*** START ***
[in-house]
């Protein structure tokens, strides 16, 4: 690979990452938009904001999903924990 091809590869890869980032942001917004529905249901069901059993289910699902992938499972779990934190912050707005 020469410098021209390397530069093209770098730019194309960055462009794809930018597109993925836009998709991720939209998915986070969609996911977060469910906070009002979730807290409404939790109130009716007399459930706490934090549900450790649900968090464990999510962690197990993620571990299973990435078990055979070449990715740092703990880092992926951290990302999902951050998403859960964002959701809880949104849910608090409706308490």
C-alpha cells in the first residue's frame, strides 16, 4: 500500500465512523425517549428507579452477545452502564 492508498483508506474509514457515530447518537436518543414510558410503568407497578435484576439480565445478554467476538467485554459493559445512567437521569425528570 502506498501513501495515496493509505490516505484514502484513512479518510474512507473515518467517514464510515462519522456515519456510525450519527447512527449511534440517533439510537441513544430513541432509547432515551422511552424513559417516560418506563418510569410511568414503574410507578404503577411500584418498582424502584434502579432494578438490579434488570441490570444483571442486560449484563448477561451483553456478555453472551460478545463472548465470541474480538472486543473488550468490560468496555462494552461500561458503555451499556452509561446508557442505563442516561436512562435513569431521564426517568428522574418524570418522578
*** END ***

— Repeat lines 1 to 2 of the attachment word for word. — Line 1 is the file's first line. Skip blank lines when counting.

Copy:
[in-house]
């Protein structure tokens, strides 16, 4: 690979990452938009904001999903924990 091809590869890869980032942001917004529905249901069901059993289910699902992938499972779990934190912050707005 020469410098021209390397530069093209770098730019194309960055462009794809930018597109993925836009998709991720939209998915986070969609996911977060469910906070009002979730807290409404939790109130009716007399459930706490934090549900450790649900968090464990999510962690197990993620571990299973990435078990055979070449990715740092703990880092992926951290990302999902951050998403859960964002959701809880949104849910608090409706308490």